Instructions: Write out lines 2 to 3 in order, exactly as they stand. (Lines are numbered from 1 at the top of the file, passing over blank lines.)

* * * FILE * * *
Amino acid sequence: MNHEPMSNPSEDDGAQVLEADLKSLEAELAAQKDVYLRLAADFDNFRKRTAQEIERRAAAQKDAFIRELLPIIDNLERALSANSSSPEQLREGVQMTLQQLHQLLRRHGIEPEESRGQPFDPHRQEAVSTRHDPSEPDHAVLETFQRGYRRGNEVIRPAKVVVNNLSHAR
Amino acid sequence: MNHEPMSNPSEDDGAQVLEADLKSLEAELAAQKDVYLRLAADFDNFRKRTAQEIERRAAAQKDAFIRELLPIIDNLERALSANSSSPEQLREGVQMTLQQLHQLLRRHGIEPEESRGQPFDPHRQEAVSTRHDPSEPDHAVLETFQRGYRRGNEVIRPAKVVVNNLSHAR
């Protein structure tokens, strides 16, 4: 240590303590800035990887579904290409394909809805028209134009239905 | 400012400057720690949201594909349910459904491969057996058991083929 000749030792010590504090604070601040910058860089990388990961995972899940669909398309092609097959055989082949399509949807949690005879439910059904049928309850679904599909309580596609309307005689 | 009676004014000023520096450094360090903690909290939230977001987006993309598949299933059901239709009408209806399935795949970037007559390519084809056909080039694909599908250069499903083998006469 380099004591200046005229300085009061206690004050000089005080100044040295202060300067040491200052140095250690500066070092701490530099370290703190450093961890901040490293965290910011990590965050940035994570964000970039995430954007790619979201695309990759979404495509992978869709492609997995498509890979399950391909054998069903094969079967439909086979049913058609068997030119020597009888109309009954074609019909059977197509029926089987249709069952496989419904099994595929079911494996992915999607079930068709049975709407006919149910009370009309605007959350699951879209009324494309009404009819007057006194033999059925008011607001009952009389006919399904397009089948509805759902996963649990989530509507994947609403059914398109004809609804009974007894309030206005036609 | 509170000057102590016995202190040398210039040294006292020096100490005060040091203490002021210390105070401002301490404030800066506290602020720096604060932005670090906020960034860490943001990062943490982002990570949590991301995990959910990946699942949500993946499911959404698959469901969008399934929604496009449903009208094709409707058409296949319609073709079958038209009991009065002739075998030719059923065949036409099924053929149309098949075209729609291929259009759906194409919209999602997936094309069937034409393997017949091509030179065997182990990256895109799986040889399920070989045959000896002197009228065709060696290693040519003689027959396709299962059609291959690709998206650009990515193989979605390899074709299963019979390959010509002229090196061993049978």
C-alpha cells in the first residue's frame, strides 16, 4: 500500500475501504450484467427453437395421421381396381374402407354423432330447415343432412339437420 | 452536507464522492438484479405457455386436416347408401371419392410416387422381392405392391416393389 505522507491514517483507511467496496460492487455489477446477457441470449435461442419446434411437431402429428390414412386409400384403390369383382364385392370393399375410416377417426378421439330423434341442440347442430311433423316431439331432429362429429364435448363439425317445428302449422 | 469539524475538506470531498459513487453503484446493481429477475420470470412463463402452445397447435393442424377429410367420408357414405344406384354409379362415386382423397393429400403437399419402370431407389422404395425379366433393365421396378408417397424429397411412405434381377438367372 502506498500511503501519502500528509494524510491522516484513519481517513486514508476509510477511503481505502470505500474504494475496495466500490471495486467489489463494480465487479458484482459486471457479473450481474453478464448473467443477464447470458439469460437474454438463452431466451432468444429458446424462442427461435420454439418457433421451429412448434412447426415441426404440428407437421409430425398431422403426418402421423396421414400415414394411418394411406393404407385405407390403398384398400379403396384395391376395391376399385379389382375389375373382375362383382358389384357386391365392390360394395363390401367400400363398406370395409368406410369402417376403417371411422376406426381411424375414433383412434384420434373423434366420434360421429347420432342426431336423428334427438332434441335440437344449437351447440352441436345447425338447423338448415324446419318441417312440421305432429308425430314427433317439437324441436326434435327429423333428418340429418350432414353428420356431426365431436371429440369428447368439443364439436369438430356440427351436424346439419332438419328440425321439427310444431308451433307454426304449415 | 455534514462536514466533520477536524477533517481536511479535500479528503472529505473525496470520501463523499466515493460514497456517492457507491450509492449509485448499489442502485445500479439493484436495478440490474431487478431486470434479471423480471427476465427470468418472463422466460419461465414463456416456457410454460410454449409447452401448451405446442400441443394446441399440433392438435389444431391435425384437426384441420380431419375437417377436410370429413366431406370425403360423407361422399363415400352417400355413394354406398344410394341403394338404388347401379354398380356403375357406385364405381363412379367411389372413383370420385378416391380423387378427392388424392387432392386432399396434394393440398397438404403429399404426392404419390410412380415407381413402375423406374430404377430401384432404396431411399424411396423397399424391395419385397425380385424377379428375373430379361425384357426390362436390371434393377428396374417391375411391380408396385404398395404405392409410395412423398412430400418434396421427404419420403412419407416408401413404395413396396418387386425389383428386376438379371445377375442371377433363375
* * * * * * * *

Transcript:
Amino acid sequence: MNHEPMSNPSEDDGAQVLEADLKSLEAELAAQKDVYLRLAADFDNFRKRTAQEIERRAAAQKDAFIRELLPIIDNLERALSANSSSPEQLREGVQMTLQQLHQLLRRHGIEPEESRGQPFDPHRQEAVSTRHDPSEPDHAVLETFQRGYRRGNEVIRPAKVVVNNLSHAR
């Protein structure tokens, strides 16, 4: 240590303590800035990887579904290409394909809805028209134009239905 | 400012400057720690949201594909349910459904491969057996058991083929 000749030792010590504090604070601040910058860089990388990961995972899940669909398309092609097959055989082949399509949807949690005879439910059904049928309850679904599909309580596609309307005689 | 009676004014000023520096450094360090903690909290939230977001987006993309598949299933059901239709009408209806399935795949970037007559390519084809056909080039694909599908250069499903083998006469 380099004591200046005229300085009061206690004050000089005080100044040295202060300067040491200052140095250690500066070092701490530099370290703190450093961890901040490293965290910011990590965050940035994570964000970039995430954007790619979201695309990759979404495509992978869709492609997995498509890979399950391909054998069903094969079967439909086979049913058609068997030119020597009888109309009954074609019909059977197509029926089987249709069952496989419904099994595929079911494996992915999607079930068709049975709407006919149910009370009309605007959350699951879209009324494309009404009819007057006194033999059925008011607001009952009389006919399904397009089948509805759902996963649990989530509507994947609403059914398109004809609804009974007894309030206005036609 | 509170000057102590016995202190040398210039040294006292020096100490005060040091203490002021210390105070401002301490404030800066506290602020720096604060932005670090906020960034860490943001990062943490982002990570949590991301995990959910990946699942949500993946499911959404698959469901969008399934929604496009449903009208094709409707058409296949319609073709079958038209009991009065002739075998030719059923065949036409099924053929149309098949075209729609291929259009759906194409919209999602997936094309069937034409393997017949091509030179065997182990990256895109799986040889399920070989045959000896002197009228065709060696290693040519003689027959396709299962059609291959690709998206650009990515193989979605390899074709299963019979390959010509002229090196061993049978």